Season five of Homeland will see Carrie Mathison step out …
“I’m a spy. I know shit.”
That line, spoken by John Redmond, is funny in the moment, but begins to feel ironic by the end of the episode. Practically everyone is off their game this week, with an abundance of questionable decisions leading to Saul getting kidnapped. By this point, we’ve spent plenty of time with Carrie, Saul, Quinn, even Fara. We know what they can do, we know how good they are at their jobs…except when the writers need them to be stupid. It all feels overly telegraphed, to the point where these uncharacteristic decisions not only frustrate on a plot level, but a character one too. It’s reminiscent of how a show like Family Guy treats its characters and its continuity, which is an unfortunate comparison to make with a high profile prestige drama.
There are several reminders in this episode about how good Carrie is at her job, as if the writers are making sure we have the right perspective on her character heading into the episode’s final scene. Fara tells Quinn when he arrives, “I don’t know how she finds time to sleep.” Later, the guy John Redmond had tailing Carrie last episode (and failing) tells John, simply, “She’s good.” Considering the fact that we’ve seen Carrie often at her worst, it is valuable to remember what a good agent she is. Which brings us to that final scene.
After a mostly averse critical reaction to last week’s “Game On,” Homeland returns this week with a more recognizable entry in the series that looks and feels like it could have come from the earlier version of this series that viewers enjoyed for the first season and a half. There is the traditional espionage sequence – the Yoga Play that gives the episode its title – accompanying some smoke and mirrors fare surrounding our big bad (Javadi). Even though those familiar Homeland trappings are there, though, they mostly fall short because of how well the series has done this kind of stuff in the past.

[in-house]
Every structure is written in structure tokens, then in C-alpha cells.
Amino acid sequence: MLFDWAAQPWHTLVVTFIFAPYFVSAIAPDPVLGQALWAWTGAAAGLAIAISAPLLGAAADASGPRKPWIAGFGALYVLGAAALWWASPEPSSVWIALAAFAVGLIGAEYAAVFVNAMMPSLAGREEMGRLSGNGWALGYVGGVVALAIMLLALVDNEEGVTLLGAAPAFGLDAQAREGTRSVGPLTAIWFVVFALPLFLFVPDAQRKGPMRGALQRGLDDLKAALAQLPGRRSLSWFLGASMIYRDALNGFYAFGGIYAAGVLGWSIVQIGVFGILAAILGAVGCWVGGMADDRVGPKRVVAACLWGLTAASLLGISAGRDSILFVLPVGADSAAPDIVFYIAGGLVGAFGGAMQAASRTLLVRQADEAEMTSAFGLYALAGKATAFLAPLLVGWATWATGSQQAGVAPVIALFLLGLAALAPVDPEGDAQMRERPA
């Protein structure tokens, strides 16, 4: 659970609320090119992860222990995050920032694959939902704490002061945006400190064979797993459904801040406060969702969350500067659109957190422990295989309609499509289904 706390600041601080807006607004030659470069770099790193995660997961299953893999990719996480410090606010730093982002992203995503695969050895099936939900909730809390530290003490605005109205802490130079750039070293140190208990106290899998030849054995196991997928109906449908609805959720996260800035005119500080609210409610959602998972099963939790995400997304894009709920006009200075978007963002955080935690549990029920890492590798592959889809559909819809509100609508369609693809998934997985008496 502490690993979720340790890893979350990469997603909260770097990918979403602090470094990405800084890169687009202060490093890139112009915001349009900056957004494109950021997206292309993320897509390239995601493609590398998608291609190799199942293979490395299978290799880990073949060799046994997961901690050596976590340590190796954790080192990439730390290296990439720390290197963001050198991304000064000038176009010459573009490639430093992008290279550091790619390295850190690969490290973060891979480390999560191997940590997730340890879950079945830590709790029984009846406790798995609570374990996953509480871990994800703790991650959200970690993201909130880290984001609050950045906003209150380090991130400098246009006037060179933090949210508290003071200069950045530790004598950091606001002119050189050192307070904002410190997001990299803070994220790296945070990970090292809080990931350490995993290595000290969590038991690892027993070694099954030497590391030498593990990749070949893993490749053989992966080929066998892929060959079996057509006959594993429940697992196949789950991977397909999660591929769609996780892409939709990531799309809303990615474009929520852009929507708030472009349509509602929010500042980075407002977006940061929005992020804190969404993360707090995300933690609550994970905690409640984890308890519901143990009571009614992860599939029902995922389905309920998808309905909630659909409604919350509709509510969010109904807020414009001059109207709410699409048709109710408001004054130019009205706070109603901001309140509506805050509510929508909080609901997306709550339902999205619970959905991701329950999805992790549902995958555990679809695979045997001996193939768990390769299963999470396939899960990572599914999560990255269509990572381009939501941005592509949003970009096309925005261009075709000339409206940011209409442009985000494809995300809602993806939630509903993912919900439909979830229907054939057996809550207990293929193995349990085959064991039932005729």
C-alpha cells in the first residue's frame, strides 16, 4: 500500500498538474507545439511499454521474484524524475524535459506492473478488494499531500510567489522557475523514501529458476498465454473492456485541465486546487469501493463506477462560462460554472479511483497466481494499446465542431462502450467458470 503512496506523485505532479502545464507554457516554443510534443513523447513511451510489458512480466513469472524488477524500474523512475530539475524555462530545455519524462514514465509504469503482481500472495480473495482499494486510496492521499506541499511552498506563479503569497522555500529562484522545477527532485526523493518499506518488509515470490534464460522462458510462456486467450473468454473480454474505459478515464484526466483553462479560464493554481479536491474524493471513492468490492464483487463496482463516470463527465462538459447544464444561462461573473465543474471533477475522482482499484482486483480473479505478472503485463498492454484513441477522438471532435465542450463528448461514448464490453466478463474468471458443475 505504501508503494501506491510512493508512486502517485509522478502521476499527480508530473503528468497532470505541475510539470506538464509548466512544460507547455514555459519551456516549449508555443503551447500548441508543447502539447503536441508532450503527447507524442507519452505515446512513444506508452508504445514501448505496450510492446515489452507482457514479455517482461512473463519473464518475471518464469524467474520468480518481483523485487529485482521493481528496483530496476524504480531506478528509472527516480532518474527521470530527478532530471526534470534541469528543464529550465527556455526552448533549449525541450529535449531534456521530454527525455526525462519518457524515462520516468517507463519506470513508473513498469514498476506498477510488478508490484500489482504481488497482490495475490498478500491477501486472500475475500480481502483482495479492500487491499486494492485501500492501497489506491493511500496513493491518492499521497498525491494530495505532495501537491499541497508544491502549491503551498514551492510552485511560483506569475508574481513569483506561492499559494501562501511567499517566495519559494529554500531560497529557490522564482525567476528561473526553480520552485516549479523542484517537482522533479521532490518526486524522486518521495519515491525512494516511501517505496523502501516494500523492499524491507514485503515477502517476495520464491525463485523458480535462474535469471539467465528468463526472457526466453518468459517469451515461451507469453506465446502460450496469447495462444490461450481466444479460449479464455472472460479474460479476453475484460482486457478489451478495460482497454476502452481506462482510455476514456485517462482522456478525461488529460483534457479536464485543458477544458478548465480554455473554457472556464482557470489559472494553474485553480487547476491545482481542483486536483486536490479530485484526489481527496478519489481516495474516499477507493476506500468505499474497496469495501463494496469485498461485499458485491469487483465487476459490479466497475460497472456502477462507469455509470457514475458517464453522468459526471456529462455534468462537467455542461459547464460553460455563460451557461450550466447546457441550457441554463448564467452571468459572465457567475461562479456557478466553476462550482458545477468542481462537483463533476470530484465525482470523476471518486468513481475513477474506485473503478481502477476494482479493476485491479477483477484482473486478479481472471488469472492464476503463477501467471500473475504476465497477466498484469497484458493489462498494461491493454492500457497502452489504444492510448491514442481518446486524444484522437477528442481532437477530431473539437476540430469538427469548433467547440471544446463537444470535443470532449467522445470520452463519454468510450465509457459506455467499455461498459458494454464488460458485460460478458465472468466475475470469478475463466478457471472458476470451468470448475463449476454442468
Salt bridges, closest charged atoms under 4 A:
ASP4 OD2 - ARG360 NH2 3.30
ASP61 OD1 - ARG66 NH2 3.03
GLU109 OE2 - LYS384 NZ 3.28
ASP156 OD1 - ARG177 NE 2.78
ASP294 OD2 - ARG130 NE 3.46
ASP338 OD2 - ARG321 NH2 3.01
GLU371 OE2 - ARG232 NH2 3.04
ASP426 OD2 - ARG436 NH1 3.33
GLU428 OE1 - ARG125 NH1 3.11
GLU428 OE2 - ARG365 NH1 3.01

All’s well in the world of Homeland: Dana and Jessica are spending quality mother-daughter time with each other, Carrie and Saul share drinks and stories about the good ol’ days as they effortlessly run the short-handed CIA and Peter Quinn skips around Langley with a smile on his face singing Christmas tunes year-round. This is the feel-good season to balance out all the horrific things going on elsewhere in the land of television. Wait, what?
Homeland is principally discussed and appreciated as a politically-inclined thriller, an action-oriented series that manages to feel vguely relevant despite its obviously heightened nature. The show also often draws praise for its unflinching depiction of mental illness, in the many scenes we’ve gotten with Carrie struggling to keep her head in the game for the sake of national security. As Season 2 rolls along towards its endgame, however, there’s something a little different at work.